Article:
On Monday, Judge Thomas wrote that the court had missed an opportunity.

“One wonders what awaits this tribunal”, he wrote. “We failed to resolve this dispute before the election, and therefore provide clear rules. Today we again fail to provide clear rules for future elections.

“The decision to leave the electoral law hidden under a veil of doubt is puzzling,” Judge Thomas wrote. “By doing nothing we are causing further confusion and erosion of voter confidence. Our citizens deserve better and expect more from us. “

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Pennsylvania GOP pressure for more power over judiciary raises alarm bells

She added, “It’s far too much control for one branch to have over another branch, especially where one of its responsibilities is to rule over the excesses of the legislative branch.”

If the Republican bill becomes law, Pennsylvania would become just the fifth state in the country, after Louisiana, Kentucky, Mississippi and Illinois, to fully map its justice system into constituencies, according to the Brennan Center. And other states could soon join Pennsylvania in trying to redraw the courts.

Republicans in the Texas legislature, which is also controlled by the GOP, recently introduced a bill that would move districts to state courts of appeals by moving certain counties to different districts, causing an uproar among Democrats in State who saw the new districts as weakening the vote. power of black and Latin American communities in judicial elections and potentially adding to the Republican tilt of Texas courts.

Gilberto Hinojosa, chairman of the Texas Democratic Party, called the bill a “pure takeover designed to prevent blacks and Latinos from influencing the courts as their numbers in the state increase.” .

These judicial redistribution battles are taking shape as Republican-controlled legislatures across the country explore new restrictions on voting after the 2020 election. In Georgia, Republicans in the state legislature seek a host of new laws that would make voting more difficult, including banning drop-off boxes and imposing drastic restrictions on postal voting. Similar bills in Arizona would limit mail-in voting, including banning the state from sending mail-in vote requests. And in Texas, Republican lawmakers want to limit early voting periods.

The Republicans’ national effort follows a successful four-year campaign by party lawmakers in Washington to reshape the federal court system with conservative judges. Led by Senator Mitch McConnell, until recently Majority Leader, and Mr. Trump, the Senate confirmed 231 federal justices, as well as three new Supreme Court justices, during the four-year tenure of the former president, according to data maintained by Russell Wheeler, a researcher at the Brookings Institution.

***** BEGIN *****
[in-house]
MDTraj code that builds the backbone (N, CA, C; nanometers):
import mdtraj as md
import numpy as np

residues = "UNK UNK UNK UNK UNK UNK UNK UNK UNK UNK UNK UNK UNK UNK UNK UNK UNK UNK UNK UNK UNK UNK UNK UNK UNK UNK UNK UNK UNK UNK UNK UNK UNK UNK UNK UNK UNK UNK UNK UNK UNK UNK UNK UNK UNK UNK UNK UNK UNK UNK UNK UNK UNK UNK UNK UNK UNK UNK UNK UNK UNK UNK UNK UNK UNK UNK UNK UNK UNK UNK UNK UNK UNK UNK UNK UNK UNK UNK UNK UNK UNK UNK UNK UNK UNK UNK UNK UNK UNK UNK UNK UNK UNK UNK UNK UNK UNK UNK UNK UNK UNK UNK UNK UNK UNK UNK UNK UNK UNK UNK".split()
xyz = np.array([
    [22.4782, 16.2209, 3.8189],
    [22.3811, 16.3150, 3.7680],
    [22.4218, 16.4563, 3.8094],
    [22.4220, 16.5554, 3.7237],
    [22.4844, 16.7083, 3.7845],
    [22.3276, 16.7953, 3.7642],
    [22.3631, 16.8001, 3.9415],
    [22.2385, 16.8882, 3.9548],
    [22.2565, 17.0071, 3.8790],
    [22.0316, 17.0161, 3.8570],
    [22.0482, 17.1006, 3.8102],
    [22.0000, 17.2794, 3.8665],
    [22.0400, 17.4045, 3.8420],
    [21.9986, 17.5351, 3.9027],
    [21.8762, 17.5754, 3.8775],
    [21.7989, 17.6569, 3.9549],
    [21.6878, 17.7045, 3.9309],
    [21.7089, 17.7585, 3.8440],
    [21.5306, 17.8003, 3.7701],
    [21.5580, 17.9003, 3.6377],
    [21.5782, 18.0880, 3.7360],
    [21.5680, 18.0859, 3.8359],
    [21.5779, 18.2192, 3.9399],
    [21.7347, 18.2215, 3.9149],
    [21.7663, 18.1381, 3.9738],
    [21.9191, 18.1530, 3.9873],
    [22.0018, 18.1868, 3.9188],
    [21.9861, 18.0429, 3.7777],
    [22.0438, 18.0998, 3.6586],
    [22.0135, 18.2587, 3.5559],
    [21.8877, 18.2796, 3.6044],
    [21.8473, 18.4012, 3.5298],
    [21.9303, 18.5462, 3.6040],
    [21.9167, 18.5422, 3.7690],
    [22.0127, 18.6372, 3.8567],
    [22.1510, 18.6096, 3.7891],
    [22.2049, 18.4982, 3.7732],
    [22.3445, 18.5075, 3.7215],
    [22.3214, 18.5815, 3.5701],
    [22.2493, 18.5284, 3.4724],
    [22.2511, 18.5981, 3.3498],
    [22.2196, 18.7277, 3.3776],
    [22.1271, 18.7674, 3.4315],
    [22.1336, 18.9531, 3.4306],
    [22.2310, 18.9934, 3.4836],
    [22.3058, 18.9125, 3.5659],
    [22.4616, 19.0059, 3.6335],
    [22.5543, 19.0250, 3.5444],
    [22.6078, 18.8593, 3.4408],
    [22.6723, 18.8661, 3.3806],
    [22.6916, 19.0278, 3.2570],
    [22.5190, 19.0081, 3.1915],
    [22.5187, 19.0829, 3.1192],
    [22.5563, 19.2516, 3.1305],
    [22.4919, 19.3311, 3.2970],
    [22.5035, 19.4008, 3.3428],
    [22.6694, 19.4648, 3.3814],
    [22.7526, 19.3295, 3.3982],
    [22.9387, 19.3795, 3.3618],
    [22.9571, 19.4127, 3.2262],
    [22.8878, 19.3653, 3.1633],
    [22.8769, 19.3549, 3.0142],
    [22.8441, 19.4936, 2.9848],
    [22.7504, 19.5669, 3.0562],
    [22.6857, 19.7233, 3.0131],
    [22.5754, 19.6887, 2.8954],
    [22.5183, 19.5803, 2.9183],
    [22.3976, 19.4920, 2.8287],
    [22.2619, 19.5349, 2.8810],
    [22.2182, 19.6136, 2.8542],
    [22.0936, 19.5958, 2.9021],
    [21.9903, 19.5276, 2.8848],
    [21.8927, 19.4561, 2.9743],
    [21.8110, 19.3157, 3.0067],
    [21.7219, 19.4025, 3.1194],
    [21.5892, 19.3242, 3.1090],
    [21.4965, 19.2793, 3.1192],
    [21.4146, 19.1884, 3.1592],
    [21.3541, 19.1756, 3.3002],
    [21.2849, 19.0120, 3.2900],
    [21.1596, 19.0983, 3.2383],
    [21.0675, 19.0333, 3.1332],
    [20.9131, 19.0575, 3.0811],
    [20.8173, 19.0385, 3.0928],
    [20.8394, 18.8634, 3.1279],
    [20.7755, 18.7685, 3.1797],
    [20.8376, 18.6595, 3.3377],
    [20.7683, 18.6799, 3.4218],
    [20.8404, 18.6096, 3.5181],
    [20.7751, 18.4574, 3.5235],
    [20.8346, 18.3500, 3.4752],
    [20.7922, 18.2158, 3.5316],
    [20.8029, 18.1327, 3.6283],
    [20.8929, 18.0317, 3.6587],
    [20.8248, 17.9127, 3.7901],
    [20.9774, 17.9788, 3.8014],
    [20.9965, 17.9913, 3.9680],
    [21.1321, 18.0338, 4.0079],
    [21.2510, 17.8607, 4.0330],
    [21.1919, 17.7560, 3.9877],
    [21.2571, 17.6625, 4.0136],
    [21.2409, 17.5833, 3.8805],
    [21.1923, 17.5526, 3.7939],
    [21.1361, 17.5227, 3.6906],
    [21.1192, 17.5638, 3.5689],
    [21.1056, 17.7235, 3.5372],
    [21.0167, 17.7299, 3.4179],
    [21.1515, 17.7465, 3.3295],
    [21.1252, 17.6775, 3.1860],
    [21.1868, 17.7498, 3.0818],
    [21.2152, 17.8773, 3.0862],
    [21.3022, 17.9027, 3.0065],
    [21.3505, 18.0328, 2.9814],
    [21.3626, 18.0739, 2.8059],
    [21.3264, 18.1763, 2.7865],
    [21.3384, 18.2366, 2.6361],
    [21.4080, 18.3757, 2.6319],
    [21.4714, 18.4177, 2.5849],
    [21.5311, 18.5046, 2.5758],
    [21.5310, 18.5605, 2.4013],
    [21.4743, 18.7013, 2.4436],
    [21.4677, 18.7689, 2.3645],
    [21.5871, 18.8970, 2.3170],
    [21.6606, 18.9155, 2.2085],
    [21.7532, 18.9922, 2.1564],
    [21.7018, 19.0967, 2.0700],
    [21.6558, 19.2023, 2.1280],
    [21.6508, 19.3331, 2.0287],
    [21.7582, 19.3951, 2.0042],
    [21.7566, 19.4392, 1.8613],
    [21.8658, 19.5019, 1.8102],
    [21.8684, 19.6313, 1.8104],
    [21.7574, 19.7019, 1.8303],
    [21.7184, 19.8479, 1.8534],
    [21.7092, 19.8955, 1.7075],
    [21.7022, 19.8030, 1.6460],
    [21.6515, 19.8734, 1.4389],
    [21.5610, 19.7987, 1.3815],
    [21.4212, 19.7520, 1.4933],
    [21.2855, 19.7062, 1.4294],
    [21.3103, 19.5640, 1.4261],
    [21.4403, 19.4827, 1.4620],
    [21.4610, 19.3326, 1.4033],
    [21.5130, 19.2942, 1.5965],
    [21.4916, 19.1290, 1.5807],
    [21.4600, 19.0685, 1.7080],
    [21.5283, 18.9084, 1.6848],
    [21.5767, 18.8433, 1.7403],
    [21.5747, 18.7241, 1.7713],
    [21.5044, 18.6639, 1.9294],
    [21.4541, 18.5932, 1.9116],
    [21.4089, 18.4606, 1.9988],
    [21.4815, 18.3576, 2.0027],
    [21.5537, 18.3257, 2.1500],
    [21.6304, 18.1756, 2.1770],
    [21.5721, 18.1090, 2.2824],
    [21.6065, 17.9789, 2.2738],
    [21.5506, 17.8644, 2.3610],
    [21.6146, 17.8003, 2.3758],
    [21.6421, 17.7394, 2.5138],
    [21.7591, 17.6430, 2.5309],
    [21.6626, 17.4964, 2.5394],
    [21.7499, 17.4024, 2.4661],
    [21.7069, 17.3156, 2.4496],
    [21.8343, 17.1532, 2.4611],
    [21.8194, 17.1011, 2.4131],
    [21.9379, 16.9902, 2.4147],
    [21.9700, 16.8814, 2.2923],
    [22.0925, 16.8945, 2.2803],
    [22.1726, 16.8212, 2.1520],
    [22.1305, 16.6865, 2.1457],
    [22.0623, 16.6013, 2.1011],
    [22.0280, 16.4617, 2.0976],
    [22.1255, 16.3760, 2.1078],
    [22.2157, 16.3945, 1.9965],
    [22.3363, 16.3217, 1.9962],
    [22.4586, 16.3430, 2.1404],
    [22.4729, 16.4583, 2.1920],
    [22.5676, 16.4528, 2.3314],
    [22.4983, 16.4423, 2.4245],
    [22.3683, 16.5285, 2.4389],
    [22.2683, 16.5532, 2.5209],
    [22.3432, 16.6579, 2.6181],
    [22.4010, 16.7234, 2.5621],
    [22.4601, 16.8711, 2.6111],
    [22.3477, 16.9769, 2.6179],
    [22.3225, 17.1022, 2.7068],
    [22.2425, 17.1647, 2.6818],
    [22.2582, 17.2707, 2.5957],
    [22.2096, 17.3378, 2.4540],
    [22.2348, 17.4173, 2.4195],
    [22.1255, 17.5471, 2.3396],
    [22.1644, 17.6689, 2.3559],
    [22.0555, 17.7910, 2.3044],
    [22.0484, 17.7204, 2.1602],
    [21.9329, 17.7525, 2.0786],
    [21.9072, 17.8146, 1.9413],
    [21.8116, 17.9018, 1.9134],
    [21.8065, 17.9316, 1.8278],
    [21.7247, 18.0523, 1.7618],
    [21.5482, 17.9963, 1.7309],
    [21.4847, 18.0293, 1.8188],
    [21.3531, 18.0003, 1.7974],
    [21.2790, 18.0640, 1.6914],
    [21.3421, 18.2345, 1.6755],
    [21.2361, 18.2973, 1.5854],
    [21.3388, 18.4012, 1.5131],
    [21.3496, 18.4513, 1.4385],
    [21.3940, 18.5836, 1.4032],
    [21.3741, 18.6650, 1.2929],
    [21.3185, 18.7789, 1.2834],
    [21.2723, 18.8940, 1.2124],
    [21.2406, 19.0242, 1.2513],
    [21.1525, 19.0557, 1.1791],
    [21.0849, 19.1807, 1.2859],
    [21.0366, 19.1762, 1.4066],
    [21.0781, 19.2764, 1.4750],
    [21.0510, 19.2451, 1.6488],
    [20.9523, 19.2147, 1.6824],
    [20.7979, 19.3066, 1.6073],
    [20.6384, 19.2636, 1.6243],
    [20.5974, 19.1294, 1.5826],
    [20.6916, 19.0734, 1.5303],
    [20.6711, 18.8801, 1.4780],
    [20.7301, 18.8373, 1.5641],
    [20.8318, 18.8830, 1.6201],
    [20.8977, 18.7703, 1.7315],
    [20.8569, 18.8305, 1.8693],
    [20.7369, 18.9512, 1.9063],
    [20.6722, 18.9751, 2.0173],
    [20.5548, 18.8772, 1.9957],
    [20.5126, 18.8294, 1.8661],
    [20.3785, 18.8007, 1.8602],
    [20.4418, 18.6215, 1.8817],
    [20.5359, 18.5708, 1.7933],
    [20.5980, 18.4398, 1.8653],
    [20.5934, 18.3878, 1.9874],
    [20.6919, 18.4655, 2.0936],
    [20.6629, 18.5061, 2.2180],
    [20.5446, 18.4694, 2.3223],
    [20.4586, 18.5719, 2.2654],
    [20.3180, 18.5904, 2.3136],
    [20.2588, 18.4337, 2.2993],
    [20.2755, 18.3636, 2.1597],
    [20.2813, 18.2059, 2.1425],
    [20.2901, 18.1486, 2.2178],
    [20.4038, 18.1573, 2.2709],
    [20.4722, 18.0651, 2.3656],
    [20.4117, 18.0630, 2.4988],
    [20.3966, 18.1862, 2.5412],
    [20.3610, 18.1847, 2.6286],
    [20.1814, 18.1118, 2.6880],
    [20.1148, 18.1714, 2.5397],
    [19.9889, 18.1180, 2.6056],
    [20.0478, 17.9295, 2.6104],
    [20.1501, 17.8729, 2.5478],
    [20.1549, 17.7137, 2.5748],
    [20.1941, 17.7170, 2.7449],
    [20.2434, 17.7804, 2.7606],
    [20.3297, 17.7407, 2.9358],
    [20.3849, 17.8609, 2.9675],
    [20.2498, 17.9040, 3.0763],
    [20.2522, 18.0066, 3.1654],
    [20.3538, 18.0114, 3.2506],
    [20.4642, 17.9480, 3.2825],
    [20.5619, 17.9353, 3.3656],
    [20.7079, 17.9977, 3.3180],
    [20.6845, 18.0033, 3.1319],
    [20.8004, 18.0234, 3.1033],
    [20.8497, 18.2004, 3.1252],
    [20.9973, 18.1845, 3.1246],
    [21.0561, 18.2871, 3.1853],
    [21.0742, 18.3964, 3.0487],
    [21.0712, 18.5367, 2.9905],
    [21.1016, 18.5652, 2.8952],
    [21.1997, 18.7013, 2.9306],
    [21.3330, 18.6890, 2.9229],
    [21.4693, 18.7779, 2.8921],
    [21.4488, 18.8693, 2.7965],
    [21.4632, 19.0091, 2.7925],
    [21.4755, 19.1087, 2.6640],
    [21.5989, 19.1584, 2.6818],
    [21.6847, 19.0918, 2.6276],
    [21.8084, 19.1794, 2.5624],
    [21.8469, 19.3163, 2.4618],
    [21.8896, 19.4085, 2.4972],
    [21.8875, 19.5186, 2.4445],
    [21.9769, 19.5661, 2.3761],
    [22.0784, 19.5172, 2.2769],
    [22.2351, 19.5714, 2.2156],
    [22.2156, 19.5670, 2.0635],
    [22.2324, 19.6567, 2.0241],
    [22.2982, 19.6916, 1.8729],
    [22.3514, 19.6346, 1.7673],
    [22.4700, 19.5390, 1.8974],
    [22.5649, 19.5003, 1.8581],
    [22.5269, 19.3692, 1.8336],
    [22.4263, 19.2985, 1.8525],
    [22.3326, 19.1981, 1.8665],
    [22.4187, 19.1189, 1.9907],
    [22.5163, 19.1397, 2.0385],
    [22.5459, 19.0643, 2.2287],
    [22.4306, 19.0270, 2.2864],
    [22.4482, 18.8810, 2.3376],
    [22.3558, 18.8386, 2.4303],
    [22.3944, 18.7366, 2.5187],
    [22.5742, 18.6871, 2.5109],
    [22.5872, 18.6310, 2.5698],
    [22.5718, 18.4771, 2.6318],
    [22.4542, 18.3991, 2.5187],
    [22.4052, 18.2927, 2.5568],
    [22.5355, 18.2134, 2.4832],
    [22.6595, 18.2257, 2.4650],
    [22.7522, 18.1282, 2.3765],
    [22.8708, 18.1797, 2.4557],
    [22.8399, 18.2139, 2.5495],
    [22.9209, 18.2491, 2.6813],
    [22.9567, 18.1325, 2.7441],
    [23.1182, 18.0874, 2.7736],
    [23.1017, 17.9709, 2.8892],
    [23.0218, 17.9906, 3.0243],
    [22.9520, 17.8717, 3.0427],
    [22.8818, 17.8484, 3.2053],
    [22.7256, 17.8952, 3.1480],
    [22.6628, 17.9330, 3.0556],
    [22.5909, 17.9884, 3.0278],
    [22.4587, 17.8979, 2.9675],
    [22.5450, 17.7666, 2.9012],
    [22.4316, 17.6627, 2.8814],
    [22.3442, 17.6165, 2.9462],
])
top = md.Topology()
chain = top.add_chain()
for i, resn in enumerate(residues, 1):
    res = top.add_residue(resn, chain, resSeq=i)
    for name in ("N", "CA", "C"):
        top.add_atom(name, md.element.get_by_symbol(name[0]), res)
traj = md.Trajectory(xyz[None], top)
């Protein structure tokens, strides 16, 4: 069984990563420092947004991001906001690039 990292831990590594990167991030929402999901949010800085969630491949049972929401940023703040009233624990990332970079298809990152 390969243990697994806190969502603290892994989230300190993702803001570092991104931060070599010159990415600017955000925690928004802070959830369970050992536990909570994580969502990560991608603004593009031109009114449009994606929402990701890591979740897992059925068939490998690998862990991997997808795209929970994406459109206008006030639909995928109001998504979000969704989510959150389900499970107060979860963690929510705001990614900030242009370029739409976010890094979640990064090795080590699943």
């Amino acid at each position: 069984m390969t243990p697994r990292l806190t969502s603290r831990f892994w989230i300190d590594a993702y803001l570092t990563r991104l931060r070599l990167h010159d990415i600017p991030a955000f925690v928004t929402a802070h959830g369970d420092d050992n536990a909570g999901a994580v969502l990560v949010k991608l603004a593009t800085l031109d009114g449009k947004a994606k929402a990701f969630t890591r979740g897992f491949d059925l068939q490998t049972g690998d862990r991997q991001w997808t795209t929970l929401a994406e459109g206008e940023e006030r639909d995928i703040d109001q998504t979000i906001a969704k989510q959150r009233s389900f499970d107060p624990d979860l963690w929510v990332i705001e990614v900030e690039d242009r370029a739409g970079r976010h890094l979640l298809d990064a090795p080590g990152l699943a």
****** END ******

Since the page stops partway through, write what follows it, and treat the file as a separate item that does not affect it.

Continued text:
In a state like Pennsylvania, which has two densely populated democratic cities and large rural areas, this could give sparsely populated and more conservative places disproportionate representation, particularly if lawmakers resort to a gerrymandering tactic similar to that used. in Pennsylvania in 2011.

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Pennsylvania man who abused girls in Kenya orphanage 15 years

A Pennsylvania man was sentenced to more than 15 years in prison on Thursday for abusing four underage girls in Kenya, where he had run an orphanage for about a decade before returning home, authorities said.

The man, Gregory Dow, of Lancaster County, had “traveled half the world to tackle incredibly vulnerable victims,” ​​Jennifer Arbittier Williams, acting U.S. lawyer for the Eastern District of Pennsylvania, said in a report. communicated. “His crimes are almost incomprehensible in their depravity.”

In addition to the jail term, Mr. Dow was also ordered to pay $ 16,000 in restitution.

Lawyers for Mr Dow, 61, did not immediately respond to emails and phone messages Thursday evening.

Mr Dow pleaded guilty in 2020 to four counts of child abuse over a four-year period, starting when the youngest victims were 11. At the time, prosecutors said they were prepared to present evidence detailing the years of abuse by Mr. Dow.

In early 2008, Mr. Dow and his family moved to Kenya to start an orphanage, which became known as the Dow Family Children’s Home, in Comet County, prosecutors said. The orphanage operated until September 2017, when Mr Dow left the country after allegations of sexual abuse came to light there, prosecutors said.

As part of a plea deal, Mr. Dow admitted to abusing four girls in multiple attacks from October 2013 to September 2017. Two of the victims were 11 when the abuse began; another was 12 and a fourth 13, prosecutors said.

Prosecutors said Mr Dow sexually abused three of the girls knowing that his wife, who had helped run the orphanage, had taken these victims and other girls to the orphanage to be implanted with protective devices. birth control in their arms, prosecutors said. This meant that Mr. Dow “was able to carry out these crimes without fear that the abuse would lead to pregnancy,” prosecutors said.